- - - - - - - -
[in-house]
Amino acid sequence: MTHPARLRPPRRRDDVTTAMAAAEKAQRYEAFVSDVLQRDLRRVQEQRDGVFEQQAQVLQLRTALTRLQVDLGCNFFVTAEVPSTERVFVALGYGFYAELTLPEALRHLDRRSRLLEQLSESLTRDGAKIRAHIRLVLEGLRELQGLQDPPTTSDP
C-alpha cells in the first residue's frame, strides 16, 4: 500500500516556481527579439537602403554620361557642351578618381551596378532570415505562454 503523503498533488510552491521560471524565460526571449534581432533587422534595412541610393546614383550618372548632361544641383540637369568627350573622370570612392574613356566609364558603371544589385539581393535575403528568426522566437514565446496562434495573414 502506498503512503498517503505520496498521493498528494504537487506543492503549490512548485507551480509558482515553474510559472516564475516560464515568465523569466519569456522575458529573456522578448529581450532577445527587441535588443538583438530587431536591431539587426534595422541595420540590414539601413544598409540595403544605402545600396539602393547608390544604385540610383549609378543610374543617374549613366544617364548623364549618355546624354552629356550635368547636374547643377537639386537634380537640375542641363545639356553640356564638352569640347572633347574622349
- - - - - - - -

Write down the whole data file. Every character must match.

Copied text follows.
[in-house]
Amino acid sequence: MTHPARLRPPRRRDDVTTAMAAAEKAQRYEAFVSDVLQRDLRRVQEQRDGVFEQQAQVLQLRTALTRLQVDLGCNFFVTAEVPSTERVFVALGYGFYAELTLPEALRHLDRRSRLLEQLSESLTRDGAKIRAHIRLVLEGLRELQGLQDPPTTSDP
C-alpha cells in the first residue's frame, strides 16, 4: 500500500516556481527579439537602403554620361557642351578618381551596378532570415505562454 503523503498533488510552491521560471524565460526571449534581432533587422534595412541610393546614383550618372548632361544641383540637369568627350573622370570612392574613356566609364558603371544589385539581393535575403528568426522566437514565446496562434495573414 502506498503512503498517503505520496498521493498528494504537487506543492503549490512548485507551480509558482515553474510559472516564475516560464515568465523569466519569456522575458529573456522578448529581450532577445527587441535588443538583438530587431536591431539587426534595422541595420540590414539601413544598409540595403544605402545600396539602393547608390544604385540610383549609378543610374543617374549613366544617364548623364549618355546624354552629356550635368547636374547643377537639386537634380537640375542641363545639356553640356564638352569640347572633347574622349